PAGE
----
Members of good groups adopt the stance that risks are normal and expected. Risk is an essential part of group and produces great effects in people. I (John) have seen people with smaller problems who took little risks and received little benefit. And I have seen people with huge problems who took great risks, and they ended up much better off than those in the first group.
I remember conducting a group that included a mature, professional person, much respected by the other members. Yet he was so intent on getting his spiritual and emotional work done that he would sometimes collapse into heaving, wracking, almost uncontrollable sobs as he dealt with his past. Like a little baby, he stained his shirt with tears. His face flushed. His nose ran. A couple of group members were discomfited by this and didn’t know what to do. He was just too emotional for them. The rest of the group had deep compassion for him and respected him all the more for what he was doing. As for the man himself, he received great fruits for his risks. He was able to resolve many issues and today is living a meaningful life as a husband, father, successful businessman, and active church member.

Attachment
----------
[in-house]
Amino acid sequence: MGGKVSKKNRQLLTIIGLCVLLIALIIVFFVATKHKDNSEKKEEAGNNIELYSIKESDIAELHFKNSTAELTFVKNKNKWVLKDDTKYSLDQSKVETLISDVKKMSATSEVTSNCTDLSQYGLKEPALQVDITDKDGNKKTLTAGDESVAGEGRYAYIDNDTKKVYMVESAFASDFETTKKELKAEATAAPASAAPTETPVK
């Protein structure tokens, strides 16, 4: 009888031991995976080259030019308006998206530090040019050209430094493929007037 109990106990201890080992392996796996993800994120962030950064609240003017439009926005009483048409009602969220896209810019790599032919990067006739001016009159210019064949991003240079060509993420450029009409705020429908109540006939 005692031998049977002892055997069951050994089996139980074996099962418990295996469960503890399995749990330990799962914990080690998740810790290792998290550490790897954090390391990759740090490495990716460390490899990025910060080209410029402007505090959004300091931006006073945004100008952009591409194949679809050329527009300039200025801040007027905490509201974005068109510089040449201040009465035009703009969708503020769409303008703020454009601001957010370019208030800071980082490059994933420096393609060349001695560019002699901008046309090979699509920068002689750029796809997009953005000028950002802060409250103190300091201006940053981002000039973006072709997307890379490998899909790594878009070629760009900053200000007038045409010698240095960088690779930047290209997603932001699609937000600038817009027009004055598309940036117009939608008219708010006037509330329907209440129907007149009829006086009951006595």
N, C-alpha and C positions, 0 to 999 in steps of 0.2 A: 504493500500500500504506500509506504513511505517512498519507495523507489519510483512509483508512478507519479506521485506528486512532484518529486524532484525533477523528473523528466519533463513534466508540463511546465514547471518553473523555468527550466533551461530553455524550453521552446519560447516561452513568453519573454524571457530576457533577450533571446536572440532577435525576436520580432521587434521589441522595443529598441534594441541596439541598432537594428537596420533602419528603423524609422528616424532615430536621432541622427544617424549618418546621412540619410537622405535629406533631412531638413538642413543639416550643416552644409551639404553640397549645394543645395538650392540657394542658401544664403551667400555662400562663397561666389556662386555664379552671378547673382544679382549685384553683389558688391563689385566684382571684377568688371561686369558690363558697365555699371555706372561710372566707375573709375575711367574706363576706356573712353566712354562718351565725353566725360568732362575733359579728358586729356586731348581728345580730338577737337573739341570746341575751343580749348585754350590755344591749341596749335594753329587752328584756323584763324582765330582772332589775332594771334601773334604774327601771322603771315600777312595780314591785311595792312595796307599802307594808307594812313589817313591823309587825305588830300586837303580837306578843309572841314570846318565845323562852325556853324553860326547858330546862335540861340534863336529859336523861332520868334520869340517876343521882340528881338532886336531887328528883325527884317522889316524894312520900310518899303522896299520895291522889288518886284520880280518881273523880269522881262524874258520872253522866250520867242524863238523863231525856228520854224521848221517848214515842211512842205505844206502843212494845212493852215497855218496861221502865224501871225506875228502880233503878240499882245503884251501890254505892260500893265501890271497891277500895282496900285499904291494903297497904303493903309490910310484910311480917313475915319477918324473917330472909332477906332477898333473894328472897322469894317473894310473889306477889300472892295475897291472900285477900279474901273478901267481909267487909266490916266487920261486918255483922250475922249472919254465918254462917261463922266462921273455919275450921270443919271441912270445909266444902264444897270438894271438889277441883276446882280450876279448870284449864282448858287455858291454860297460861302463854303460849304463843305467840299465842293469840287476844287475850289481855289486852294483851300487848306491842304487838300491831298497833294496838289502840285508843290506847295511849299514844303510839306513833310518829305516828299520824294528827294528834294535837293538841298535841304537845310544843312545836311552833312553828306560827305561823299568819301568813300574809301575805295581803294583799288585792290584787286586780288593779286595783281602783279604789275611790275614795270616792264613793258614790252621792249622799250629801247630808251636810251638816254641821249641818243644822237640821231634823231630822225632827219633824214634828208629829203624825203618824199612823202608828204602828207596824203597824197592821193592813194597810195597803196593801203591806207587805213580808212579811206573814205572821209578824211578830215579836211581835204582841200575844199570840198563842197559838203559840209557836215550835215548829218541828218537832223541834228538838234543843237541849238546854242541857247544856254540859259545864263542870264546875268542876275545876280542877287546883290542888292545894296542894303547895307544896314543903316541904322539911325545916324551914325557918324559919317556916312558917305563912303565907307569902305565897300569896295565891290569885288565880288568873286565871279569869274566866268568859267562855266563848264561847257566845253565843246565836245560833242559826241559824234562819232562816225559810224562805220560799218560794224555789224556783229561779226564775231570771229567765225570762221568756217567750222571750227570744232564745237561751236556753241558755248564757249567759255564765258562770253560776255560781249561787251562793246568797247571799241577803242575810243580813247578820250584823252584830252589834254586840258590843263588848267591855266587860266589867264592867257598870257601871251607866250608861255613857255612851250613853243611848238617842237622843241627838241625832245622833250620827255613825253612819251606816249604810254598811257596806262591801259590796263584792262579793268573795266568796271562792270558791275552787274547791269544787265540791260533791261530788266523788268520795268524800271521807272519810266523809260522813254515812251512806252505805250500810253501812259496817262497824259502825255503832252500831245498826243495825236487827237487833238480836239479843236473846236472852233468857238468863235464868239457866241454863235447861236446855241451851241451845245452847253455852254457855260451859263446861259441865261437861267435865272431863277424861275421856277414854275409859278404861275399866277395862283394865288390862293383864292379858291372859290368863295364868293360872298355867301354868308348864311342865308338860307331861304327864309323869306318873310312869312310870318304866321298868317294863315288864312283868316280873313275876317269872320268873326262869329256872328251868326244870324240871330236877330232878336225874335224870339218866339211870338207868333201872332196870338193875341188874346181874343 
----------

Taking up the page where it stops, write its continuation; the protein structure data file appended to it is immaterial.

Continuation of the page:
When group members take risks, they expose themselves to the possibility of being hurt or embarrassed for the sake of taking a growth step. Like the professional man, they go through discomfort to gain a higher good. They step out of their comfort zone and try something they are afraid to do or experience. Like a person in physical therapy with a stiff and injured limb, they begin to take action to promote healing.
The result can be amazing. People begin to open up, become emotionally available and present, love truth instead of avoiding it, and become freer. These results also translate into many life changes in external circumstances, such as marriage, dating, friendships, parenting, and careers.
Cloud, H., & Townsend, J. (2010). Making small groups work: what every small group leader needs to know. Grand Rapids, MI: Zondervan.